Today's "typical Christian" is not a white westerner in a megachurch, serving in the food pantry and giving generously to missions. It's not someone who applies business models to the church and creates five year plans and programs with goals and target dates. None of this is necessarily wrong - it can even be helpful - but it's certainly not "typical".
The "typical Christian", statistically speaking, is a poor woman from Africa, Asia, or Latin America. She's probably never been in a large congregation, and might even worship outside. Her church likely doesn't have a food pantry, but she willingly shares the little food she has with those who come to her in need. Like the widow who gave her last coins, she gives beyond generously - she gives sacrificially. She doesn't create plans and programs because she is just trying to do the next thing in front of her to care for her family and others God sends her way. She just loves Jesus with her whole heart, whatever the cost.
I think that I can learn a lot from this "typical Christian".
I am by nature a task-oriented person. That's a good thing - God made me this way for a reason. But like anything else, it is only beneficial when exercised under the control of the Holy Spirit. For many years, my task-orientation was completely controlled by my flesh, and the result was selfish ambition. When God gripped my heart with the message of His grace, it took a while for me to recognize the temptation to simply Christianize my ambitions. Slowly, He has taught me the lesson of John the Baptist: "I must decrease, and He must increase."
But when I read Phil Vischer's quote I was caught off guard. He's absolutely right of course - pursuing God is more important than pursuing impact. He asks us to seek first His kingdom and His righteousness - not our impact! He doesn't need my ministry for Him more than I need Him. Yet sometimes it's easy to give into the temptation that some ministry or other - a phone call, an email, a blog post - needs to be prioritized over intimacy with Him.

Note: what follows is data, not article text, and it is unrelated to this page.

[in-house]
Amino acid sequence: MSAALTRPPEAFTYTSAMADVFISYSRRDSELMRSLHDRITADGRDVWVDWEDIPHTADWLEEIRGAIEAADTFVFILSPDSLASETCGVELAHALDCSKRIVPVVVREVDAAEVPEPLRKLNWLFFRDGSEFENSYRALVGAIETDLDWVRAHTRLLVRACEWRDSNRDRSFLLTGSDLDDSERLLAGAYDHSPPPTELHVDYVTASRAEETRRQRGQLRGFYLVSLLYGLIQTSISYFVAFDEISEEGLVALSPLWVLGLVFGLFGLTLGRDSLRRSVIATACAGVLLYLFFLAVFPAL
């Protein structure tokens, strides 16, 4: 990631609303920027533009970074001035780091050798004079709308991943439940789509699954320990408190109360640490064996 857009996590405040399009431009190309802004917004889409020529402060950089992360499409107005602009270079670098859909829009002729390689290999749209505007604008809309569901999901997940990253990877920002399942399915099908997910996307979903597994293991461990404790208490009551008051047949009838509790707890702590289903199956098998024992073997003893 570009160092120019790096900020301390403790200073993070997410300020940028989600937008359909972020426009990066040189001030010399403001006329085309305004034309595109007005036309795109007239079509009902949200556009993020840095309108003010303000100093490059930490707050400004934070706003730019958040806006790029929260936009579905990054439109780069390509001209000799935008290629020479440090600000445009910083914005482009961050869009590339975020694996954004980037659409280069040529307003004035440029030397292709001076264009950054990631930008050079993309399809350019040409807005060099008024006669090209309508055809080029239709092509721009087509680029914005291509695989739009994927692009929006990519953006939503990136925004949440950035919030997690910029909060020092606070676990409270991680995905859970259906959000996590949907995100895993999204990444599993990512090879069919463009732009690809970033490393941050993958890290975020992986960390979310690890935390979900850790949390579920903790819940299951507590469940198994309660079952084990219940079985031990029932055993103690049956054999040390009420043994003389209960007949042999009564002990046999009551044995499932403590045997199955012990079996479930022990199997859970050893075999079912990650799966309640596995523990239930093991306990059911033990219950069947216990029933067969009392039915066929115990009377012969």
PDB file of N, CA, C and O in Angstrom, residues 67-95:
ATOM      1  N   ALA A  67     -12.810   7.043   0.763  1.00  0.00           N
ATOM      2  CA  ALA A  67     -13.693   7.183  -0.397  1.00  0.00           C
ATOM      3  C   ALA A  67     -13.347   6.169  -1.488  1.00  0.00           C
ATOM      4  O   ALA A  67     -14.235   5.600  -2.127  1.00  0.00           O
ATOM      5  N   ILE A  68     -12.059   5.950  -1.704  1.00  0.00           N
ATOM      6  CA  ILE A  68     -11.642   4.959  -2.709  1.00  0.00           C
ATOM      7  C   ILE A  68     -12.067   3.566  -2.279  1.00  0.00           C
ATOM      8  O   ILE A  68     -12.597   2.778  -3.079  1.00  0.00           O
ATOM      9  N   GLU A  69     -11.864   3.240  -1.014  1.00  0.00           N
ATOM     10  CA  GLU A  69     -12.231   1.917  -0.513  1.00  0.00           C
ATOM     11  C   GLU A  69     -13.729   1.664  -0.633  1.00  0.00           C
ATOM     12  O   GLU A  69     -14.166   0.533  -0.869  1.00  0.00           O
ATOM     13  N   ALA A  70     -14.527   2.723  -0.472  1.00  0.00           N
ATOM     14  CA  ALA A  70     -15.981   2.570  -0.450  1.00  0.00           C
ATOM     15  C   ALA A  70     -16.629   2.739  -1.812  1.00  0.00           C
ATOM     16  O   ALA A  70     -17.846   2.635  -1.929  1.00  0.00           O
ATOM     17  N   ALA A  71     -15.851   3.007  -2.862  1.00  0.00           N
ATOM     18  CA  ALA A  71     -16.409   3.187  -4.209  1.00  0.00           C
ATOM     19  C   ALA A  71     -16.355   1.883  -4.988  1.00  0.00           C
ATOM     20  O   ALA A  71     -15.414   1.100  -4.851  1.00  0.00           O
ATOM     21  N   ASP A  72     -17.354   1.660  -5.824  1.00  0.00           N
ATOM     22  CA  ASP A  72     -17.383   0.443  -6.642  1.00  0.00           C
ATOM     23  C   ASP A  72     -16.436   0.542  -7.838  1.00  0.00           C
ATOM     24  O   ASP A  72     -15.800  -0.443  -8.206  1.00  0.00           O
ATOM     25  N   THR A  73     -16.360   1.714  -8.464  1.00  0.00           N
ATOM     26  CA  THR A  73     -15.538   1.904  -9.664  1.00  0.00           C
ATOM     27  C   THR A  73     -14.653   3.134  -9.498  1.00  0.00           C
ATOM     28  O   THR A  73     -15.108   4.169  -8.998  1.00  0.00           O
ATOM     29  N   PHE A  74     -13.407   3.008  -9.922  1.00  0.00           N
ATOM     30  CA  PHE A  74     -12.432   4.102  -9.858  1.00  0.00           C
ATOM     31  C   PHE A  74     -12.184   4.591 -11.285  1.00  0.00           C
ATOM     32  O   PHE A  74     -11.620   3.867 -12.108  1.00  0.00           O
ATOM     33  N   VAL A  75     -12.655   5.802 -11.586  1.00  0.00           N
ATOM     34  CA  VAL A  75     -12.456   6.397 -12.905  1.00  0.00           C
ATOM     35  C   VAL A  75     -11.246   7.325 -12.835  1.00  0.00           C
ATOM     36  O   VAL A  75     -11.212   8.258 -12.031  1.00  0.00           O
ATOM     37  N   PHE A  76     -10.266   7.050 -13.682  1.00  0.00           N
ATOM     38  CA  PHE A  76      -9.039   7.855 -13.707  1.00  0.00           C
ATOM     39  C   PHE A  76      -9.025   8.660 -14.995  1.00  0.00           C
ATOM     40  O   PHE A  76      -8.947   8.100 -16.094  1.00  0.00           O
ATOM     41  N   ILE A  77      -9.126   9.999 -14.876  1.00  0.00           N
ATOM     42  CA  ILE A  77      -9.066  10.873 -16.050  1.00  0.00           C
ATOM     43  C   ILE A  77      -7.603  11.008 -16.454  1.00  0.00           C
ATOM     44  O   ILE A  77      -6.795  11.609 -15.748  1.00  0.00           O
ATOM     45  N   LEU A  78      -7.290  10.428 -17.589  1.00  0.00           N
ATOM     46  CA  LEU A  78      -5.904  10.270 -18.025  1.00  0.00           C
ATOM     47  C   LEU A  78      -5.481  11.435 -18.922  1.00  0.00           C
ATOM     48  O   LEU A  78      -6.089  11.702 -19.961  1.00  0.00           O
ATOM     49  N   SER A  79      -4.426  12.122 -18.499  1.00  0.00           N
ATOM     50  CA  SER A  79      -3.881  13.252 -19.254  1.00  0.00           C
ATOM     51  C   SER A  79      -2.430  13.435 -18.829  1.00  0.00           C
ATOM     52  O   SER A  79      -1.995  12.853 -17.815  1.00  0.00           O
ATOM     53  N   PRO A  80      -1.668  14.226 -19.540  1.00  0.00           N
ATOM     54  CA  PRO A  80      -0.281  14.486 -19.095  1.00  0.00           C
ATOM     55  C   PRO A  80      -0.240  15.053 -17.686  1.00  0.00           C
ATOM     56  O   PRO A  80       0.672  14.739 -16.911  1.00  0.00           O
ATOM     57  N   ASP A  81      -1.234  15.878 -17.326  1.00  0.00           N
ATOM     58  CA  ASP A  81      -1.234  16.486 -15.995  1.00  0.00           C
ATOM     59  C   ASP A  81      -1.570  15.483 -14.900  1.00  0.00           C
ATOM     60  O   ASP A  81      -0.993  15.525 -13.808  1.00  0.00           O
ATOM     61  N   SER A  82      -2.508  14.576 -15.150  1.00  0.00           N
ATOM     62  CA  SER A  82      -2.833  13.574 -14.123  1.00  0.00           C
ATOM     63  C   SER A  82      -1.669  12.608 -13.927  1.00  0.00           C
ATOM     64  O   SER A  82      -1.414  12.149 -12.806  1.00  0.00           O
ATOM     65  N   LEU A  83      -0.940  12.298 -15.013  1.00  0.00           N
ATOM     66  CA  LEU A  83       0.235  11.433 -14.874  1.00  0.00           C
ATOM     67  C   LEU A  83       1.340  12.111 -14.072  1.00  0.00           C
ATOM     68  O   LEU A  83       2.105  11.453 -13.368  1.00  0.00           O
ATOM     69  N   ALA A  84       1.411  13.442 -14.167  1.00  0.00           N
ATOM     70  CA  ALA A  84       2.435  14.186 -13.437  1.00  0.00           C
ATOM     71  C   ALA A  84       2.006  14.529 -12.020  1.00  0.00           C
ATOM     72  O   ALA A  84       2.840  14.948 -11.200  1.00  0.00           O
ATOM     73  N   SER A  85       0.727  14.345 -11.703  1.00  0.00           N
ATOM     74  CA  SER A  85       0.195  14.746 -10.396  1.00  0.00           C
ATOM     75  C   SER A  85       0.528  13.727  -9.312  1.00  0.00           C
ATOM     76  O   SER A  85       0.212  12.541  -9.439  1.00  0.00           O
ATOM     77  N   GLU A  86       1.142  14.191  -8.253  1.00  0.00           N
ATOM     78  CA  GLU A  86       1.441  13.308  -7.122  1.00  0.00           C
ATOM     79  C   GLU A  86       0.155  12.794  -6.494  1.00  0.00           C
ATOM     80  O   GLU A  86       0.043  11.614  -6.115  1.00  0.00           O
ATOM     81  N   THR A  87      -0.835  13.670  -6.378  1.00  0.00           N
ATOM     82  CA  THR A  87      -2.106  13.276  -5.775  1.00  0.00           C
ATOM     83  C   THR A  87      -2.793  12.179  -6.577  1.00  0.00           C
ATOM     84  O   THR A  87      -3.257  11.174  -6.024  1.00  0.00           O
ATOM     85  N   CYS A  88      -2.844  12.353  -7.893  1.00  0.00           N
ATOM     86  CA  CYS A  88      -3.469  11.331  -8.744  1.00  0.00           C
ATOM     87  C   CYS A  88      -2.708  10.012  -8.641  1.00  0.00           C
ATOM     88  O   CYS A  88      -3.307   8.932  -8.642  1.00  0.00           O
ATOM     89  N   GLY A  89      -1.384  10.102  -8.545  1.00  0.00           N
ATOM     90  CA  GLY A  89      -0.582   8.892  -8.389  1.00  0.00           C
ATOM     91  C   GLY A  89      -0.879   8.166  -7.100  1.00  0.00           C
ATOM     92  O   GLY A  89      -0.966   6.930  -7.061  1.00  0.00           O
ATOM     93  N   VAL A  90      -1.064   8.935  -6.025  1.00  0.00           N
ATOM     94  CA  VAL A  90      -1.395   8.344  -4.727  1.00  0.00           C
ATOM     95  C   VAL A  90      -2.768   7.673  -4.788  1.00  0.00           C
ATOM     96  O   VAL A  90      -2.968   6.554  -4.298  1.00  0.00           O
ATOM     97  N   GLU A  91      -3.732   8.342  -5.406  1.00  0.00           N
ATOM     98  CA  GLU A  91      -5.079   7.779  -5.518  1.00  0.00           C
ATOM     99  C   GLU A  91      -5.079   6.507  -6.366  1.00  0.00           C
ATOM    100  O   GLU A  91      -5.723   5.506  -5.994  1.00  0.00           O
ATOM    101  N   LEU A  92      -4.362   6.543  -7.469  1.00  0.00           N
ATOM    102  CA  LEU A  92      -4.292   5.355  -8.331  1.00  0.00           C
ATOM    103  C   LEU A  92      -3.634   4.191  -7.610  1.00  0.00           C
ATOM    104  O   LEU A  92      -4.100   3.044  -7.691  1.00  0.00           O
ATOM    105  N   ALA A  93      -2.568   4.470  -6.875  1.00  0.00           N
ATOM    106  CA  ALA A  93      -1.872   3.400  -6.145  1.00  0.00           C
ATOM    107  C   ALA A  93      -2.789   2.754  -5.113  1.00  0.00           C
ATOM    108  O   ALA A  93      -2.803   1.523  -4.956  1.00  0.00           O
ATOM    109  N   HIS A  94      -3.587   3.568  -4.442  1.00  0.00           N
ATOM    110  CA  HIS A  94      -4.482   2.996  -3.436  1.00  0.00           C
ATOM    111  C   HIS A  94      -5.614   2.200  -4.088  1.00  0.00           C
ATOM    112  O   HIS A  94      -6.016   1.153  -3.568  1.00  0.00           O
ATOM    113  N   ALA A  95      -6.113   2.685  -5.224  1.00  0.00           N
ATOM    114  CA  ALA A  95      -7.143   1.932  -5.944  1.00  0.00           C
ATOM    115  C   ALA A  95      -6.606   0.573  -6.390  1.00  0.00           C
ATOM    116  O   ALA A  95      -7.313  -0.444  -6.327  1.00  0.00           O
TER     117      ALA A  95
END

Of course, balance is called for because sometimes we can get legalistic and miss a Divine appointment just to check off a box. I'm not saying that God will never prompt me to interrupt my quiet time to minister to someone. But the key is listening to His Spirit. He wants me present with Him - in intimate relationship. My husband and I have a weekly date - he doesn't want to spend it watching me do dishes even if I tell him it's for him. I talk to my mom on the phone frequently - she cherishes those times when I'm not doing something else in the background. Just being present with Him is part of seeking Him. It helps me reject the pride that says I need to minister more than I need to be ministered to.
What I learn from this "typical Christian" is that the biggest impact I will have will be the one that I don't even realize I'm making. God is doing amazing things in the "Global South" - the non-western part of the church. He's using ordinary people to reach entire people groups, just because they pray passionately, share His word faithfully, and trust Him implicitly. The simplicity of it all is beautiful.
So often in the West we allow our plans and programs to take the place of His Spirit. We allow our desire for impact and vision to turn into a desire to be in the "inner circle" and to feel significant. That wasn't the example of Jesus. He went to the outcasts. The poor. The suffering. We are called to join Him "outside the camp". It might not look very impactful. But it will be Kingdom-centered, and when we seek Him enough to join Him there, the impact will be more than we could ever imagine. And when we simply read His Word and obey it fully, we will find indeed that His revelation goes beyond anything we could ever envision.